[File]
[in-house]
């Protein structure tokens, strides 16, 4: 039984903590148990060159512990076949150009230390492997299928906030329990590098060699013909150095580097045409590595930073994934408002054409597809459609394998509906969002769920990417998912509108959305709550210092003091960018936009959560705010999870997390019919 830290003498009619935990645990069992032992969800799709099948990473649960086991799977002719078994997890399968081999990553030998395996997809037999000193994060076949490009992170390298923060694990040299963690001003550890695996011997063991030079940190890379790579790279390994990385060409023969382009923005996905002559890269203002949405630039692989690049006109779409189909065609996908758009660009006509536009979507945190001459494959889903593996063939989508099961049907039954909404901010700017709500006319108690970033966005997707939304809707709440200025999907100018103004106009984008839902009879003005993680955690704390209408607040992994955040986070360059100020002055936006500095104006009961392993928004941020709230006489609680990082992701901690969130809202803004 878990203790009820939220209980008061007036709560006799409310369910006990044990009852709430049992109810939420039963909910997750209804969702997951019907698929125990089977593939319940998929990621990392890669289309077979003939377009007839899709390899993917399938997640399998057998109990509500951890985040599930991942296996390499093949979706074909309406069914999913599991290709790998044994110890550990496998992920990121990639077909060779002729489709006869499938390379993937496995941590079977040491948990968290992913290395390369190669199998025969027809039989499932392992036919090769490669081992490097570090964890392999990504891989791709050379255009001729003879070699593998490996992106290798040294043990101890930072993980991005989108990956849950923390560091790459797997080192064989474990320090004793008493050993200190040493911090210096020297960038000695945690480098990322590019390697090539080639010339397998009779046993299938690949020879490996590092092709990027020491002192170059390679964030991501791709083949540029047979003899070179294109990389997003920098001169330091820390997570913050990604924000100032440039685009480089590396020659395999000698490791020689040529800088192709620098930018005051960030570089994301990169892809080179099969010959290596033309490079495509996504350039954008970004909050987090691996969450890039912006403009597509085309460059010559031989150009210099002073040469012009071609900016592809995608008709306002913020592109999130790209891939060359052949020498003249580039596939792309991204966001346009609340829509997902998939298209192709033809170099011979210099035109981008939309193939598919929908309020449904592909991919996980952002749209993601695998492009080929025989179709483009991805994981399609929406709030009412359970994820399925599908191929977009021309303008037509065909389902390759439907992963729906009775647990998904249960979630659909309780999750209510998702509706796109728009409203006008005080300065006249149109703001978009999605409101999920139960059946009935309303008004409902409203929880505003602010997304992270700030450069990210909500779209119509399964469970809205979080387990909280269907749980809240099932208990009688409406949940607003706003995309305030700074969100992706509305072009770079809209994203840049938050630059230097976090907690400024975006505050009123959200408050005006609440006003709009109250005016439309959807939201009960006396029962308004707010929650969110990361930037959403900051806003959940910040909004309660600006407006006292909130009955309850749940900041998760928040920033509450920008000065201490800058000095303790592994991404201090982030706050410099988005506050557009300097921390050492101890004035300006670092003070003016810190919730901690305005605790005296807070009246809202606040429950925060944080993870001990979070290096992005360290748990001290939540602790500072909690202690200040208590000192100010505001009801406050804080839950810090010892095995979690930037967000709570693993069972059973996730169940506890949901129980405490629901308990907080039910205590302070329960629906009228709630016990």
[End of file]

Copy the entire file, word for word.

[in-house]
């Protein structure tokens, strides 16, 4: 039984903590148990060159512990076949150009230390492997299928906030329990590098060699013909150095580097045409590595930073994934408002054409597809459609394998509906969002769920990417998912509108959305709550210092003091960018936009959560705010999870997390019919 830290003498009619935990645990069992032992969800799709099948990473649960086991799977002719078994997890399968081999990553030998395996997809037999000193994060076949490009992170390298923060694990040299963690001003550890695996011997063991030079940190890379790579790279390994990385060409023969382009923005996905002559890269203002949405630039692989690049006109779409189909065609996908758009660009006509536009979507945190001459494959889903593996063939989508099961049907039954909404901010700017709500006319108690970033966005997707939304809707709440200025999907100018103004106009984008839902009879003005993680955690704390209408607040992994955040986070360059100020002055936006500095104006009961392993928004941020709230006489609680990082992701901690969130809202803004 878990203790009820939220209980008061007036709560006799409310369910006990044990009852709430049992109810939420039963909910997750209804969702997951019907698929125990089977593939319940998929990621990392890669289309077979003939377009007839899709390899993917399938997640399998057998109990509500951890985040599930991942296996390499093949979706074909309406069914999913599991290709790998044994110890550990496998992920990121990639077909060779002729489709006869499938390379993937496995941590079977040491948990968290992913290395390369190669199998025969027809039989499932392992036919090769490669081992490097570090964890392999990504891989791709050379255009001729003879070699593998490996992106290798040294043990101890930072993980991005989108990956849950923390560091790459797997080192064989474990320090004793008493050993200190040493911090210096020297960038000695945690480098990322590019390697090539080639010339397998009779046993299938690949020879490996590092092709990027020491002192170059390679964030991501791709083949540029047979003899070179294109990389997003920098001169330091820390997570913050990604924000100032440039685009480089590396020659395999000698490791020689040529800088192709620098930018005051960030570089994301990169892809080179099969010959290596033309490079495509996504350039954008970004909050987090691996969450890039912006403009597509085309460059010559031989150009210099002073040469012009071609900016592809995608008709306002913020592109999130790209891939060359052949020498003249580039596939792309991204966001346009609340829509997902998939298209192709033809170099011979210099035109981008939309193939598919929908309020449904592909991919996980952002749209993601695998492009080929025989179709483009991805994981399609929406709030009412359970994820399925599908191929977009021309303008037509065909389902390759439907992963729906009775647990998904249960979630659909309780999750209510998702509706796109728009409203006008005080300065006249149109703001978009999605409101999920139960059946009935309303008004409902409203929880505003602010997304992270700030450069990210909500779209119509399964469970809205979080387990909280269907749980809240099932208990009688409406949940607003706003995309305030700074969100992706509305072009770079809209994203840049938050630059230097976090907690400024975006505050009123959200408050005006609440006003709009109250005016439309959807939201009960006396029962308004707010929650969110990361930037959403900051806003959940910040909004309660600006407006006292909130009955309850749940900041998760928040920033509450920008000065201490800058000095303790592994991404201090982030706050410099988005506050557009300097921390050492101890004035300006670092003070003016810190919730901690305005605790005296807070009246809202606040429950925060944080993870001990979070290096992005360290748990001290939540602790500072909690202690200040208590000192100010505001009801406050804080839950810090010892095995979690930037967000709570693993069972059973996730169940506890949901129980405490629901308990907080039910205590302070329960629906009228709630016990």